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What are the options for the bottom half of the field?

Aside from the three strategies mentioned above, the cooler conditions could also lead teams to prioritise time on the softest compound. An even more aggressive variant of the soft-medium would be to push the softs hard early on, switch to the medium for 20 laps and return to the softs for an attacking final stint.

This could be most attractive to teams that have cars capable of overtaking – such as Mercedes with Valtteri Bottas outside the top ten – but the main argument against is that each stop will cost you around 18 seconds in green flag conditions, so it’s a lot of time that needs making up.

HIGHLIGHTS: See all the action from a thrilling qualifying session for the Belgian GP

But one of the other things going for this strategy is the weather forecast (below), and specifically the unpredictability of it. With no knowing if and when there could be rain, attacking the race and expecting to switch to wet tyres at some stage could be a gamble worth taking.

All of the above strategies are open to everyone, too, because they’ve saved so many sets of dry tyres with all the wet running on Saturday.

Tyres-Available-for-Race.jpg

The drivers all have plenty of slick tyres - the question is, will they need them at all?

Wait, but what’s the weather doing?

And here is the most important question of the whole race weekend.

If you watched qualifying you will have seen just how difficult the weather conditions have been at Spa so far, and not just from an F1 perspective. The first F3 race of the day was delayed due to rain and low cloud, then the last one – also delayed due to the other incidents in qualifying – started wet but without rain, saw sunshine nearly dry out the track and then a downpour caused a treacherous finish.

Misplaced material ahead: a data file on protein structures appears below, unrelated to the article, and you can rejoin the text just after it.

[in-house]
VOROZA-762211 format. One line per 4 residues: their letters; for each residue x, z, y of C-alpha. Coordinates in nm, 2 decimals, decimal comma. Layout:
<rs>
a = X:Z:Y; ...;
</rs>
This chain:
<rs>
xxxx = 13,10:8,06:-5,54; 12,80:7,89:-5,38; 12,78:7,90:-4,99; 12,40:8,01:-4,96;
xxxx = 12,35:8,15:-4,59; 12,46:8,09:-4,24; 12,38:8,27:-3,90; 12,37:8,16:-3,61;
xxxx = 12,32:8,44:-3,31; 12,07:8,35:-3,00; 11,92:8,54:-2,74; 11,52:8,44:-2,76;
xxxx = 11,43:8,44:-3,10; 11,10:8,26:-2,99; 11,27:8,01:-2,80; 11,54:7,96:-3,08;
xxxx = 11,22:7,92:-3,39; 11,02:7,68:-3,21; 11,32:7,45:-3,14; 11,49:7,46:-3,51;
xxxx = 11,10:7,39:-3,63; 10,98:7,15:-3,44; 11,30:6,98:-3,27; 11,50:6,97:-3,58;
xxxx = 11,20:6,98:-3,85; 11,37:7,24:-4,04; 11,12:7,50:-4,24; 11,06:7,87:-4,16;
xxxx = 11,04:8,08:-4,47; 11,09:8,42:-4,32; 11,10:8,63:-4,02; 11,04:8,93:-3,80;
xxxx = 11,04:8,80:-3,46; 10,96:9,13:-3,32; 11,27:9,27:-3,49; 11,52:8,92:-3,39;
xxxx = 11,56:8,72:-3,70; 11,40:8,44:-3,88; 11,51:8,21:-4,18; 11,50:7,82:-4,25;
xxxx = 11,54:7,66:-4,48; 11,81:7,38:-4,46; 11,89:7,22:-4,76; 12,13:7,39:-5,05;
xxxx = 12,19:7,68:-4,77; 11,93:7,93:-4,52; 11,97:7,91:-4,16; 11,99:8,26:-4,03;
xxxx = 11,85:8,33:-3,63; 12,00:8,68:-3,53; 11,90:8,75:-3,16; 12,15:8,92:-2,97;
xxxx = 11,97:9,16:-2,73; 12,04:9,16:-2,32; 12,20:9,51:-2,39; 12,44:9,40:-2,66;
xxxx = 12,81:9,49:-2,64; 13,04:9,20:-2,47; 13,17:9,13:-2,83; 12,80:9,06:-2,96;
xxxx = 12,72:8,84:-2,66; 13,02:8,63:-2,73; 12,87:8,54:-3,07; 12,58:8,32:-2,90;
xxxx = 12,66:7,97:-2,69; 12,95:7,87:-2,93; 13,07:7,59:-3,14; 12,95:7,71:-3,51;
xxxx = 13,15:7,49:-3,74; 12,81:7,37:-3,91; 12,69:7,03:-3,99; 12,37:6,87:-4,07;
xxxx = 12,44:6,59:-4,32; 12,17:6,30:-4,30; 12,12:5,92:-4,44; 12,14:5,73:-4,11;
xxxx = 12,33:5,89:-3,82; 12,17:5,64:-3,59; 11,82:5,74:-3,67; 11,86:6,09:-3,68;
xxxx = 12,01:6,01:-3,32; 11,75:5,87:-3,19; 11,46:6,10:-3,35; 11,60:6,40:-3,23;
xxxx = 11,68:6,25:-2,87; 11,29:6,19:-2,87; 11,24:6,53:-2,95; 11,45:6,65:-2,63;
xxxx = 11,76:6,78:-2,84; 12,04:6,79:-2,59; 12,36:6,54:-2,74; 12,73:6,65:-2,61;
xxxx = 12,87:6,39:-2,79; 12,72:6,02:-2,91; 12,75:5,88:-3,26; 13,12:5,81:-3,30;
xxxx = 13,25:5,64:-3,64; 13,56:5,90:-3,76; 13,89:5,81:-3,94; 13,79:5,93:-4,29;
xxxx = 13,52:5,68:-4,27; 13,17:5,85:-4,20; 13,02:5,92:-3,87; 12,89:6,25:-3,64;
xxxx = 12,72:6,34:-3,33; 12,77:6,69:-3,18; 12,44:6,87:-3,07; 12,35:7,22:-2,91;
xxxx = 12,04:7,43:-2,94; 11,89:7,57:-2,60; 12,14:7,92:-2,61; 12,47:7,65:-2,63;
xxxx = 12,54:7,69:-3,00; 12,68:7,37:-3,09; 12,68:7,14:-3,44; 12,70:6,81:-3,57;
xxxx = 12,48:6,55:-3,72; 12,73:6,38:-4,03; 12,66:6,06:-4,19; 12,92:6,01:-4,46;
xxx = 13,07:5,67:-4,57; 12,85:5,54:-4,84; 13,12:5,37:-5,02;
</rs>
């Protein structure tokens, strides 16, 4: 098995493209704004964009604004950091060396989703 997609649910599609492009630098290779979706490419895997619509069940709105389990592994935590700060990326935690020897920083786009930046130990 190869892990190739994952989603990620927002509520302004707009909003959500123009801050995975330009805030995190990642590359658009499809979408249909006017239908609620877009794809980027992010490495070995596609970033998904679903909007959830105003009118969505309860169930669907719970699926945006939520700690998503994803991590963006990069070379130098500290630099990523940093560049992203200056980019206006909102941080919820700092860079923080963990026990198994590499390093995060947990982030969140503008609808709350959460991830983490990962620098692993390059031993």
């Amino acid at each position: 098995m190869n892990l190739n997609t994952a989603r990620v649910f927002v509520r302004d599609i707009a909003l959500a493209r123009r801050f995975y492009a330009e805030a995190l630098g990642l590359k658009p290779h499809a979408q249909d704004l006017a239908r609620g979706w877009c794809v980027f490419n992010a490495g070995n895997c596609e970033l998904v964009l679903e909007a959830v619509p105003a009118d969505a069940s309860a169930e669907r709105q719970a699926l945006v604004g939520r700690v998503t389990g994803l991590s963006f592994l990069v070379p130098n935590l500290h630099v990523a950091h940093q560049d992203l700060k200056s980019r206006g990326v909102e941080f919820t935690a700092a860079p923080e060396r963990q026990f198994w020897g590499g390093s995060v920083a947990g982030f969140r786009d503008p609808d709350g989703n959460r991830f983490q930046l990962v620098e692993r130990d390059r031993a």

After a very grey and wet start to Sunday morning at the track, the official forecast has increased to an 80% chance of rain during the Grand Prix, and the weather seen on Saturday could well be repeated throughout race day. It will certainly be cool whatever happens, with temperatures expected to stay well below 20C, making the one-stop strategy easier to manage but the soft tyre an attractive one to be on, if slicks are able to be used.

WATCH: On board for George Russell's stunning P2 lap in Belgian GP qualifying

Realistically, it will be a massive surprise if wet tyres aren’t needed at some stage during the race, and that’s exactly what teams have been expecting too, with the likes of George Russell and Pierre Gasly opting against using an old set of intermediate tyres in Q3 due to the need to protect the wet rubber for the Grand Prix itself.

Wet weather also tends to lead to more incidents and Safety Car periods, which in turn can provide chances to make pit stops and lose less time. A pit stop made under Safety Car or Virtual Safety Car conditions will cost only 11 seconds in race time, and as last year showed – when an earlier Safety Car saw the only stops made at the front – teams are usually keen to take that sort of opportunity.

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NOTE: The risk of rain has now increased to 80%, according to the FIA